About – How did this all start?

So where do I start?  I fell at work 9 years ago landing on my right hip, black ice in the car park, I felt the pain immediately.

I was off work 5 weeks had to come back as they were threatening to pull me off my home study CIPD I was halfway through.  I was on many a painkiller even back then.  From that day forward everything changed!

I had an MRI and it was then I found out my spine was degenerating at an accelerated pace.  One disc was split.  I suffered lower back ache for years on and off, it got worse when I got a job in Coventry and I had to travel everyday.  3-4 hours round trip.  I used to have to crawl out the car.  It was only when I was threatened by a colleague at work who was under serious stress did I get the push I needed to apply for other jobs.

I was headhunter for a particular job and it was the best thing that could have happened, not only did I get a fantastic package deal when I became a senior manager but private subsidised healthcare which saved my life!

I continued to have back pains and after another fall, a drunk friend was messing about and landed on me on top of my tv cabinet I lost another disc, but this was much more serious.  I ended up with Spondylothesis.  My consultant told me I had the spine of a 65 year old morbidly obese women and there I was at 39 back then and a size 10, super fit as I still managed to undertake gruelling interval training right up to 6 months before my operation.

I ended up on 25 plus painkillers a day just to function, I didn’t sleep, felt hungover and fluey every morning, the pain never went away it was in both legs,  sciatica.  The consultant said I was too young for an operation and he would only do it if my spine was twisting, I collapsed in tears not able to deal with the pain anymore and begged him to help me.  He sent me for an X Ray and I bent forwards and backwards, crying my eyes out under the machine.  I got back to work and 48 hours later came the call, from the consultant, who told me I had a twisting spine.  It was collapsing into my sciatic nerve every time I moved.  No wonder I was in agony.  He booked me in to have the disc, bone removed and have a metal cage to hold my spine in place whilst bits of my hip bone were placed into my spine in place of the disc.  This was 5 days after the call.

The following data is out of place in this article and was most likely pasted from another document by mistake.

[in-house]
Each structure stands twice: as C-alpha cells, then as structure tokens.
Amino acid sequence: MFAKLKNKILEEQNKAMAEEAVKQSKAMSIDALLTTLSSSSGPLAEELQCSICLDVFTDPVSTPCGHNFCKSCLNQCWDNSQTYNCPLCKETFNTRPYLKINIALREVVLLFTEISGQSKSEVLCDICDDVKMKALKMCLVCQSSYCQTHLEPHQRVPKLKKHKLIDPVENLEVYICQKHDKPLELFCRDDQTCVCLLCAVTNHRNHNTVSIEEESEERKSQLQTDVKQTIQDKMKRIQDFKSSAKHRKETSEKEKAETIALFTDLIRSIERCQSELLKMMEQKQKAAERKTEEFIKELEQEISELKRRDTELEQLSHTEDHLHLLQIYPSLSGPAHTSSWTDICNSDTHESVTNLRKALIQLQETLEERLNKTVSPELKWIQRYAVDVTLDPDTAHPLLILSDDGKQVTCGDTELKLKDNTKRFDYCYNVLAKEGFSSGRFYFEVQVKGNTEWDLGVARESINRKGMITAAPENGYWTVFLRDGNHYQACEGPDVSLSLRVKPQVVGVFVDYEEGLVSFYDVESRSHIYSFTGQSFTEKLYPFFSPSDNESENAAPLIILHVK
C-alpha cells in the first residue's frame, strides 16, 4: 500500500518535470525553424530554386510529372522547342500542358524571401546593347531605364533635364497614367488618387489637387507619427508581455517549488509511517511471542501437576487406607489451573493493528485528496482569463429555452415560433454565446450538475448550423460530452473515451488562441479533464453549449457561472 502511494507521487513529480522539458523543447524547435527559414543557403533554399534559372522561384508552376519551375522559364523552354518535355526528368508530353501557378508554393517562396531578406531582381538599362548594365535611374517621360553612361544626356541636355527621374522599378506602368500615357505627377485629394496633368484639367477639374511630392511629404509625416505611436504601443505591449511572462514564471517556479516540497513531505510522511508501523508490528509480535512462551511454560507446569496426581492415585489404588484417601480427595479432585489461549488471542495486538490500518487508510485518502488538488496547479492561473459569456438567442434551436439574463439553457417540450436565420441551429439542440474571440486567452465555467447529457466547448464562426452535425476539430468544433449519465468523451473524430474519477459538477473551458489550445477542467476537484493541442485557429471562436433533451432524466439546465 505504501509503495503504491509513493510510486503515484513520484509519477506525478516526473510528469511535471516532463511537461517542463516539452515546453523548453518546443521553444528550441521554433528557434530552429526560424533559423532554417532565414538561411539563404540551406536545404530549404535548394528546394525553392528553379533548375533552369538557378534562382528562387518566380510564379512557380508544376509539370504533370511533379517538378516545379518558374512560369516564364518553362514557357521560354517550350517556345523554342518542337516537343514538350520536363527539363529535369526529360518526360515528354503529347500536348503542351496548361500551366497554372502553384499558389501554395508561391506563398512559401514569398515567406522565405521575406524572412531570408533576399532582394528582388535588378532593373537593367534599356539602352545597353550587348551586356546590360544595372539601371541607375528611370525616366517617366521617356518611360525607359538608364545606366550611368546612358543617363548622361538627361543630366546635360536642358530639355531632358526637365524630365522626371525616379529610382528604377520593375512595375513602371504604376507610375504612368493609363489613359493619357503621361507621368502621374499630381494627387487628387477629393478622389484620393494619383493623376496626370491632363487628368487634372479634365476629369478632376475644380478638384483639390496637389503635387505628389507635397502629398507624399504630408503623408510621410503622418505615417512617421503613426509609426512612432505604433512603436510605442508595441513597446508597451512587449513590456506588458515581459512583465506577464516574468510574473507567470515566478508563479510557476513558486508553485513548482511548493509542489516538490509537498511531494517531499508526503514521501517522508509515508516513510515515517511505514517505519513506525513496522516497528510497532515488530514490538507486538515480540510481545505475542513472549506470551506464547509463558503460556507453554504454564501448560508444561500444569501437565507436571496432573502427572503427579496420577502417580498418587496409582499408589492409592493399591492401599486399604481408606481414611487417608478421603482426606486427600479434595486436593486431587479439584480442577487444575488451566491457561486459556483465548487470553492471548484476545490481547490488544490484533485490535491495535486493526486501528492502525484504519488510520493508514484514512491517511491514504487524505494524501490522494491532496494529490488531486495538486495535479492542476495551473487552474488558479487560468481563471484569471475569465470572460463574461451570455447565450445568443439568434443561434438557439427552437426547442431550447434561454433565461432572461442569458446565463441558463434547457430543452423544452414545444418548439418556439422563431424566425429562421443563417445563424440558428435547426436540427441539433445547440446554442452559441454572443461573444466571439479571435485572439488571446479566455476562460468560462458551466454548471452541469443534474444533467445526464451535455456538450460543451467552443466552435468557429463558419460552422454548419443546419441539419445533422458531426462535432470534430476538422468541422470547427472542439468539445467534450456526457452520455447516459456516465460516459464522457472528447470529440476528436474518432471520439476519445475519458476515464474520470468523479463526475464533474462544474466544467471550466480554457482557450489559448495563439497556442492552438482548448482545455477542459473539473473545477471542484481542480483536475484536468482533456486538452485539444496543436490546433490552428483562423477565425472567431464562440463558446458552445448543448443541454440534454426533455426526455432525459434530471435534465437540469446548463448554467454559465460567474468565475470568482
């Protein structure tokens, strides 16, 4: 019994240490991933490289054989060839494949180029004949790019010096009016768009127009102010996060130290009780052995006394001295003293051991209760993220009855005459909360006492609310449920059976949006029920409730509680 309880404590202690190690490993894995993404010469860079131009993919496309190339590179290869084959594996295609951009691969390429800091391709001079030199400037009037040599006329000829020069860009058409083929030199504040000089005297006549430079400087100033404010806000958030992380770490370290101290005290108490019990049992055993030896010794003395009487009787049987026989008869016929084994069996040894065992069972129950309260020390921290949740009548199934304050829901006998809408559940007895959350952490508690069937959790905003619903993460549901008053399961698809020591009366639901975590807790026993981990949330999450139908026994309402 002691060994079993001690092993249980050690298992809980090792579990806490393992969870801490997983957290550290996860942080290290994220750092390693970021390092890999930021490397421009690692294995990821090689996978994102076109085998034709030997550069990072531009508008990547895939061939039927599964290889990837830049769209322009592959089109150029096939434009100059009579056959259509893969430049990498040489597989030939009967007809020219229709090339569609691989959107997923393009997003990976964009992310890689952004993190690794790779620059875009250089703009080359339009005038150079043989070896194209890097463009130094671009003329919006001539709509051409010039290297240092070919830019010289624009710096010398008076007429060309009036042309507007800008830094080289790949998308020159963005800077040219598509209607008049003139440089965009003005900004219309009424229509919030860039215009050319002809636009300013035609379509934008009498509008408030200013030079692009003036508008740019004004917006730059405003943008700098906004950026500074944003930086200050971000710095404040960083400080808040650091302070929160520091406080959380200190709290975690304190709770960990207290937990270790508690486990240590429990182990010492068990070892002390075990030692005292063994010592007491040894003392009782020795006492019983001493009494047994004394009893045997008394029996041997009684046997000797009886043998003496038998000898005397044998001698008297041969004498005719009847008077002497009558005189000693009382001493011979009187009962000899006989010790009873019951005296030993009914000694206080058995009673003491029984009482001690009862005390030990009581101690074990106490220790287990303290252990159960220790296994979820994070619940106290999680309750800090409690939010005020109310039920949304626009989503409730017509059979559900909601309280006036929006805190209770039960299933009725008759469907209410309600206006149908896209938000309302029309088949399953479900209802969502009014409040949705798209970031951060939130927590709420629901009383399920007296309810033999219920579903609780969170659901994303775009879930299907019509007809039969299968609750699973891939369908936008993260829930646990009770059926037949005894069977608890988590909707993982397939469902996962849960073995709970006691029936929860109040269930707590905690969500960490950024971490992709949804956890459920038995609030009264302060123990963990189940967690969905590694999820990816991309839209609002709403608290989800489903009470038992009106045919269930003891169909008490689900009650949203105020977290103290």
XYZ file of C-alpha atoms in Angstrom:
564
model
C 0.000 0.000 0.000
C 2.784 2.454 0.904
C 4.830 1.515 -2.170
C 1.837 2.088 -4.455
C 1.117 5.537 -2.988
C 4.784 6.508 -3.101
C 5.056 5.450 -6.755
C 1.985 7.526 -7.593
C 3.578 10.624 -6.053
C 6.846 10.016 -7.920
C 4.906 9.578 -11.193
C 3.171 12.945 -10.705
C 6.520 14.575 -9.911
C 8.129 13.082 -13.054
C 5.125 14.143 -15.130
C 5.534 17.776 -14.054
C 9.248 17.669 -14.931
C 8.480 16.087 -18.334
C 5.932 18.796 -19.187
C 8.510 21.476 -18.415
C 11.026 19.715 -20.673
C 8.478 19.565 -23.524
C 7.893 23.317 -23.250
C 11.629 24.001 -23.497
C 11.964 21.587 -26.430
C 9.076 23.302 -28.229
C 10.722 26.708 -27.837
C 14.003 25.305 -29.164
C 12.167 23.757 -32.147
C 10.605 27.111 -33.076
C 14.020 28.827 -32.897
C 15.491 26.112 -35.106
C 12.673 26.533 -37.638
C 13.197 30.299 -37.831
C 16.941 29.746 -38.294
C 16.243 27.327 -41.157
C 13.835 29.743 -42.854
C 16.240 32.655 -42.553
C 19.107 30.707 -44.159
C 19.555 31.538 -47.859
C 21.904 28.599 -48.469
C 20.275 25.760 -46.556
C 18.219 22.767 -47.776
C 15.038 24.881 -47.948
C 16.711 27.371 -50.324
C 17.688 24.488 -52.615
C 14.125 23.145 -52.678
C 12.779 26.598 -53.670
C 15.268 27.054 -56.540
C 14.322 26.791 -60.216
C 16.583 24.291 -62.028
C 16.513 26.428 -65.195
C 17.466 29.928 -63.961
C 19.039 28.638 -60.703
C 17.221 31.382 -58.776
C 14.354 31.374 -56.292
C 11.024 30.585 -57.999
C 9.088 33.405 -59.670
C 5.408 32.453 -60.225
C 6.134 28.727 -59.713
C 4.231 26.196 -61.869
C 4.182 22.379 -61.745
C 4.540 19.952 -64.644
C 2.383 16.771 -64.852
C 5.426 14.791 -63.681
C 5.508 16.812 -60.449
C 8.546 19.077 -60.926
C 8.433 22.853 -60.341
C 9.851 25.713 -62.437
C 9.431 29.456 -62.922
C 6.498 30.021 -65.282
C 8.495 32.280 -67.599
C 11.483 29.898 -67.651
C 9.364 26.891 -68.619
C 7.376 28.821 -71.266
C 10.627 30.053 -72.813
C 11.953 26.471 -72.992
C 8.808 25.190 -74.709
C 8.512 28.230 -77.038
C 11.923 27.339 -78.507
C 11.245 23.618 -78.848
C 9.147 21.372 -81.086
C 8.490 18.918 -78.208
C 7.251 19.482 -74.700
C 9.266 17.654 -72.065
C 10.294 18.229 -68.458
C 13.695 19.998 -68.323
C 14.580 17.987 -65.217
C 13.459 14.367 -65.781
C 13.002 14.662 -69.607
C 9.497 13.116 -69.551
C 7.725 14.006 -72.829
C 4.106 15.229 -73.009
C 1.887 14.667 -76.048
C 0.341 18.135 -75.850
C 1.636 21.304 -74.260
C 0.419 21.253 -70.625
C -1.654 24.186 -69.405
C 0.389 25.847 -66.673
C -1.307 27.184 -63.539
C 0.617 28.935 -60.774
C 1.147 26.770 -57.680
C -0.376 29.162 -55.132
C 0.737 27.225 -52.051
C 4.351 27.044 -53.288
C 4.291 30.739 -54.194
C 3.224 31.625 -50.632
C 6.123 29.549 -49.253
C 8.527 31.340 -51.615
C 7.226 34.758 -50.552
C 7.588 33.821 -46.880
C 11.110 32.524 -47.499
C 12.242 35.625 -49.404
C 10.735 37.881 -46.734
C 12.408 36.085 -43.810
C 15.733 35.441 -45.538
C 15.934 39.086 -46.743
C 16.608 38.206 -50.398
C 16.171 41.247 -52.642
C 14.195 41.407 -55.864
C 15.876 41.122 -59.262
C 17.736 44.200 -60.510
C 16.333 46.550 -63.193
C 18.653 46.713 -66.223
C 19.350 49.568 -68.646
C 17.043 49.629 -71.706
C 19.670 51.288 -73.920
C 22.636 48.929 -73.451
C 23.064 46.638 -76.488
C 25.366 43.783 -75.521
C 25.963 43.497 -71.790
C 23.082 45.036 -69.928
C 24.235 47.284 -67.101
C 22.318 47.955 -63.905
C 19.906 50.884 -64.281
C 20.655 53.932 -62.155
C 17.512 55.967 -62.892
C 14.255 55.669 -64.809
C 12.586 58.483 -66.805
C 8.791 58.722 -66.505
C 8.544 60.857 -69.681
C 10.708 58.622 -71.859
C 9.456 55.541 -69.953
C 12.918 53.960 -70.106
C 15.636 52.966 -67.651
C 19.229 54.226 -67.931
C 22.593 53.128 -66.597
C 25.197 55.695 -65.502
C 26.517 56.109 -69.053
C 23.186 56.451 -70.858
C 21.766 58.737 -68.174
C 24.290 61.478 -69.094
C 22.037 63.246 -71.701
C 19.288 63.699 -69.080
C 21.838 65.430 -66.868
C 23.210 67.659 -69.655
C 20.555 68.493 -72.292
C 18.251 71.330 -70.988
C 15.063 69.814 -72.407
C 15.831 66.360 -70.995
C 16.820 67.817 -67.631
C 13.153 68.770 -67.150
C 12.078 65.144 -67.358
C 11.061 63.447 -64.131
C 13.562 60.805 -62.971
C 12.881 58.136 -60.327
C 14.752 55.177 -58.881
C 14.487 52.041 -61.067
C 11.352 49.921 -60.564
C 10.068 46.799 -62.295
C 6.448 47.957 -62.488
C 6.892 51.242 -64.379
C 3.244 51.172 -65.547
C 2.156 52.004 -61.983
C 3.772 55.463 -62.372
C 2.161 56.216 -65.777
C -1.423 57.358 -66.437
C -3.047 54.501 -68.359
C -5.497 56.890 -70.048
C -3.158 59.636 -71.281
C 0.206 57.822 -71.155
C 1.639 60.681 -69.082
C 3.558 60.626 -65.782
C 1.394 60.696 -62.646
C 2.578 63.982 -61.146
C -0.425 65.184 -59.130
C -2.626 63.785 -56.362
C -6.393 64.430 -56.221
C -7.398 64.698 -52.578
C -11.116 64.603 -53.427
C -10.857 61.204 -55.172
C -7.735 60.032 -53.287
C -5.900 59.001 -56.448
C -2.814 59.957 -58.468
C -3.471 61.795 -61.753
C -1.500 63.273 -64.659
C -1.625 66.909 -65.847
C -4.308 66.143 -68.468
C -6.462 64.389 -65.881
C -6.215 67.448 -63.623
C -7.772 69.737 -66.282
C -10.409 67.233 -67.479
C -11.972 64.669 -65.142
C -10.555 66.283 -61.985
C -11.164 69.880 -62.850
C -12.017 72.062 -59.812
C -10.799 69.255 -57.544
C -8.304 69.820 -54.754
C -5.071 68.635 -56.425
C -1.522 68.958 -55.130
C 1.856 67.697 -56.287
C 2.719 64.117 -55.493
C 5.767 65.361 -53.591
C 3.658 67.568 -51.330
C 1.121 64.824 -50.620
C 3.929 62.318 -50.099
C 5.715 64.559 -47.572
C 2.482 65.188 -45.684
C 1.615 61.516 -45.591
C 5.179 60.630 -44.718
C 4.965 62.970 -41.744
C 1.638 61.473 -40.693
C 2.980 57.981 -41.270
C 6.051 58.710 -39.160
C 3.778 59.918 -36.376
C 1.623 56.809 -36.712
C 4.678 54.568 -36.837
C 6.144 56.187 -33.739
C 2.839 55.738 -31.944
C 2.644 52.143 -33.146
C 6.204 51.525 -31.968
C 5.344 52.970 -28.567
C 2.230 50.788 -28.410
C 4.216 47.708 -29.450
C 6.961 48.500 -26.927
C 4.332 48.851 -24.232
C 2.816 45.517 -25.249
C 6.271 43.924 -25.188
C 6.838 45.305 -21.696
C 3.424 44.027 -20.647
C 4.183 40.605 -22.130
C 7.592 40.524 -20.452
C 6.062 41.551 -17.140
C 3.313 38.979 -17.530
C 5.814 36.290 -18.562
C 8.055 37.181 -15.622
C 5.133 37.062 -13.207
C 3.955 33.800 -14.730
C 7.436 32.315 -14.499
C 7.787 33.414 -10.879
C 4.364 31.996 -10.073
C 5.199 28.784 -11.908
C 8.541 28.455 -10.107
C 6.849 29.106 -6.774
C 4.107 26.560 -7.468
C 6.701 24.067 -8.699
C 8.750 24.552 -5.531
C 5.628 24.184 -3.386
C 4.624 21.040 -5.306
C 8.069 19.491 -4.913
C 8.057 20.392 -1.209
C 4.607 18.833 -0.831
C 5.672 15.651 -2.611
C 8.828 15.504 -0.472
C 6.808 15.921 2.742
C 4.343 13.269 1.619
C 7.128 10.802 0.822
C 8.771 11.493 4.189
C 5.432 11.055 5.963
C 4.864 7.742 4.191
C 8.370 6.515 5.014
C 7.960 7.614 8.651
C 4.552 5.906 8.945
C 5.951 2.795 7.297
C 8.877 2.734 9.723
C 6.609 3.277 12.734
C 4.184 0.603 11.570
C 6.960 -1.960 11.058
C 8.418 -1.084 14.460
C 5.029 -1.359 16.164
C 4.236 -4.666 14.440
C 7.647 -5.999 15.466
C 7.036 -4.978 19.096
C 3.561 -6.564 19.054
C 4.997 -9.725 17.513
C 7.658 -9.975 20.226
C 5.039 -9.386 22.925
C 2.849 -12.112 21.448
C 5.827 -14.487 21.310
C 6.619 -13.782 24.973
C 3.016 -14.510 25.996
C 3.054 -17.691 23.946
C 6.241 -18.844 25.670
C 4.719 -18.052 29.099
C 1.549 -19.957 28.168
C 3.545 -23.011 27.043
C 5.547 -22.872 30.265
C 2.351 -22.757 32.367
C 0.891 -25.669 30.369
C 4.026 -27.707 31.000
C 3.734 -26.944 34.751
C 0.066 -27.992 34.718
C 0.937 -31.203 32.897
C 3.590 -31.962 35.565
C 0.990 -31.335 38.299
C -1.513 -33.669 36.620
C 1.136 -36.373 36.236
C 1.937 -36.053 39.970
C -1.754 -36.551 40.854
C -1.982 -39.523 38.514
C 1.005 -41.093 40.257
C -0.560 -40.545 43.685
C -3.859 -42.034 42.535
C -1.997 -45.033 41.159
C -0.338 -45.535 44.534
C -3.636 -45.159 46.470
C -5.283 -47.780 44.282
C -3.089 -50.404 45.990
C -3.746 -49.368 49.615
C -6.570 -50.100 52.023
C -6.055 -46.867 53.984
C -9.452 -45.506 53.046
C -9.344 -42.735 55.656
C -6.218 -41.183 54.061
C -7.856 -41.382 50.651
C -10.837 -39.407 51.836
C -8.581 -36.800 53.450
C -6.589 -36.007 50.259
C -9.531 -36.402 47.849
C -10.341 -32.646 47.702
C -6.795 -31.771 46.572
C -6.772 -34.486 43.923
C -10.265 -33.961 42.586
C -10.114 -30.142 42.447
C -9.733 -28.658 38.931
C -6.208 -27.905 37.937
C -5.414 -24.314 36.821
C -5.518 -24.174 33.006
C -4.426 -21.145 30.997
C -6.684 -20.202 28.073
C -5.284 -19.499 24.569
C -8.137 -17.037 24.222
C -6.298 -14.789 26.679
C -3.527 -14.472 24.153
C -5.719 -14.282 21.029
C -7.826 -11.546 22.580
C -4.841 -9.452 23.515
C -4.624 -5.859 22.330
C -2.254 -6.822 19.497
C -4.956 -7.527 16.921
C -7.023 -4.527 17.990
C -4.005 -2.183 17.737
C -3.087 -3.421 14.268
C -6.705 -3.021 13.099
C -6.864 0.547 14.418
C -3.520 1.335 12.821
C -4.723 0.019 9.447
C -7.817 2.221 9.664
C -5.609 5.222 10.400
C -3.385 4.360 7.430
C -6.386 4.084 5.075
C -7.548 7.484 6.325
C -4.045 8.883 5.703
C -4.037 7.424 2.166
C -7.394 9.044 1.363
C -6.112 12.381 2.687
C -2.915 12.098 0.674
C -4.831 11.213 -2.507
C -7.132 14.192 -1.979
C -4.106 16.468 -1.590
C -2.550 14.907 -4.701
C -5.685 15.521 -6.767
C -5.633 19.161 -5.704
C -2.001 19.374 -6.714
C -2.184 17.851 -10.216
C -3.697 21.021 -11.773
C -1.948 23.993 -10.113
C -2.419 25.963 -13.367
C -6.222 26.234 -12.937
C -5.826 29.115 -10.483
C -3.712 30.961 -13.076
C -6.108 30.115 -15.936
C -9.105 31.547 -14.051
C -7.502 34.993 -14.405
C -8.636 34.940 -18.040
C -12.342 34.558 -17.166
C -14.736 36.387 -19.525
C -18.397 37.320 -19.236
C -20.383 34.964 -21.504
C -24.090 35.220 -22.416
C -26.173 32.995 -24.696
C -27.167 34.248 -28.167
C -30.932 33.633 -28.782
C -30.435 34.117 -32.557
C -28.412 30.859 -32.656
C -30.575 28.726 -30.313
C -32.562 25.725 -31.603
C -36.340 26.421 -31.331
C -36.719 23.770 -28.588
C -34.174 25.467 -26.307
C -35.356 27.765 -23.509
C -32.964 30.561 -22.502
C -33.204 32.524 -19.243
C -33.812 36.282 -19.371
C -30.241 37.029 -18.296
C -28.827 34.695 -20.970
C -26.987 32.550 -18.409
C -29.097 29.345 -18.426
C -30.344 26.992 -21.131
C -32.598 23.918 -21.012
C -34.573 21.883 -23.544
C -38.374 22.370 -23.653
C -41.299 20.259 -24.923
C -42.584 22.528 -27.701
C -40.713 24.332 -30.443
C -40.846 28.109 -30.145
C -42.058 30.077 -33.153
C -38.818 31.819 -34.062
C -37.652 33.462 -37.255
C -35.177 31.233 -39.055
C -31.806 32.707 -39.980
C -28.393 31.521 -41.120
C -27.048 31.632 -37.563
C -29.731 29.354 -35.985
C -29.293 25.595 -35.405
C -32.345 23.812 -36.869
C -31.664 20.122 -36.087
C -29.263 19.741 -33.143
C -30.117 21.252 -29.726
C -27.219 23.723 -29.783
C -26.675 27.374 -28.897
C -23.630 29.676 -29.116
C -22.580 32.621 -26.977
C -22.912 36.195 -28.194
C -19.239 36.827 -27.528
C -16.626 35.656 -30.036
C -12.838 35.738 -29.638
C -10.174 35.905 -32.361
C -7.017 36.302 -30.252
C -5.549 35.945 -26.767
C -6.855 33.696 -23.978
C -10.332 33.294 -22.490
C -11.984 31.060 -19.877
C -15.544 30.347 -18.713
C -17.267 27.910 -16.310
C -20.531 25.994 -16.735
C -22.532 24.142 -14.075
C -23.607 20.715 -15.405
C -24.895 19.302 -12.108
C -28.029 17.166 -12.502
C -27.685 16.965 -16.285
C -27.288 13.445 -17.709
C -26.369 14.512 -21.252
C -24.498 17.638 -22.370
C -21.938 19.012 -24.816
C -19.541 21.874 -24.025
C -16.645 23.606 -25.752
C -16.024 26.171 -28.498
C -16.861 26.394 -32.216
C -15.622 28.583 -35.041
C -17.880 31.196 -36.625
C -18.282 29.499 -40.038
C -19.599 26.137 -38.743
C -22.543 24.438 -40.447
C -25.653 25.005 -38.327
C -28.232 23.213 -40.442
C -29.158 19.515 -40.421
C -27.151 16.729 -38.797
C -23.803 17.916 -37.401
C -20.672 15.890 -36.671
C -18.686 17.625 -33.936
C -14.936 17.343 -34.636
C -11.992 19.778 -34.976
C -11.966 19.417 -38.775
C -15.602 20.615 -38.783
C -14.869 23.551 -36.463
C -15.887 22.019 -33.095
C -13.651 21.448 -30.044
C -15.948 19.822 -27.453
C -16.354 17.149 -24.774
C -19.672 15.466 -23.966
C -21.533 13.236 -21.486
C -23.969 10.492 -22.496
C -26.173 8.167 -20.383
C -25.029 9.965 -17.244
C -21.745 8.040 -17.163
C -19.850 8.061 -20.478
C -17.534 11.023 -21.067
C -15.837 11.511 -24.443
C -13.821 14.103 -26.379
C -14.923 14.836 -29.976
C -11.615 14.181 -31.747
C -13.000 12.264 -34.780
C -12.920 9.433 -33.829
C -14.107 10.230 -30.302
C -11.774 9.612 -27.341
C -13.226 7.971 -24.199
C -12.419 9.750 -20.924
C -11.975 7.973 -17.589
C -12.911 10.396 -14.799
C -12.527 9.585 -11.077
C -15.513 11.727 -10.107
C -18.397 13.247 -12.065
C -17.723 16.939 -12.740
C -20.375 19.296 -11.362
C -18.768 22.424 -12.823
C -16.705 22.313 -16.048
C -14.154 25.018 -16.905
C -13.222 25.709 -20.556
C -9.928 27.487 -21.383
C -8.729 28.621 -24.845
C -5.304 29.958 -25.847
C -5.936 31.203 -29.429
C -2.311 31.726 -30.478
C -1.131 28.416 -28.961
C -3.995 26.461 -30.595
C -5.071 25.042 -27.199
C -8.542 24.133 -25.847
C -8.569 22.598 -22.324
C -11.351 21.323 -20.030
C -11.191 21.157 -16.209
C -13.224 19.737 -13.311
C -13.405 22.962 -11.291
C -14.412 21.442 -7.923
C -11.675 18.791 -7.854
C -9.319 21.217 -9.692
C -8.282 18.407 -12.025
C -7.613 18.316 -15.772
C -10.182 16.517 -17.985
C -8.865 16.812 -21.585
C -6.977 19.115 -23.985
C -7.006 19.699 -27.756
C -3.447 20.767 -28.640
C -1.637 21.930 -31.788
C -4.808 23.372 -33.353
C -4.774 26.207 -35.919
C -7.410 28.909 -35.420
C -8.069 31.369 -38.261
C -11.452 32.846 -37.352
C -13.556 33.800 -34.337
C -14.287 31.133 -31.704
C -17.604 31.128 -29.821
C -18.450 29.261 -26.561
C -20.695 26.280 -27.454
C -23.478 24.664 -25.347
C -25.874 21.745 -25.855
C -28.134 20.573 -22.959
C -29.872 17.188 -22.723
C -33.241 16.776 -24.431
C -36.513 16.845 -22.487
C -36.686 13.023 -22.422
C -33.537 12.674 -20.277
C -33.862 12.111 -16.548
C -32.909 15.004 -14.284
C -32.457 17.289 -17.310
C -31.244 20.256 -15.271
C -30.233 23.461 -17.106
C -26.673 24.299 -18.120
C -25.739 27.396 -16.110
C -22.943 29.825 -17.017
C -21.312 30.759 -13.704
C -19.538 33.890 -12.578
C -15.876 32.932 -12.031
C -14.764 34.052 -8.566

I was 100% optimistic I’d make a fully recovery and get back in the gym and out with my mates again back to the active social life we had at the time.  Now the details of that recovery are on my linked blog called ‘Turning my wounds into wisdom‘. This goes through the hell I was in after major spine surgery so I won’t repeat it here, but one statement sticks in my mind that my pain consultant told me ‘your personality will completely change after you have a fusion’ I remember laughing at him at the time, but it does!

After my operation I put my symptoms down to post operative recovery.  With my left leg completely cured my right sacroiliac started to hurt, 2 weeks after the operation and it’s only ever stopped twice in 2 and 1/2 years due to a spinal injection on 2 occasions that worked, 1 occasion he hit a blood vessel and created a blood clot in the joint,ouch that was painful I can tell you.  It’s a tricky joint to inject, even under X Ray.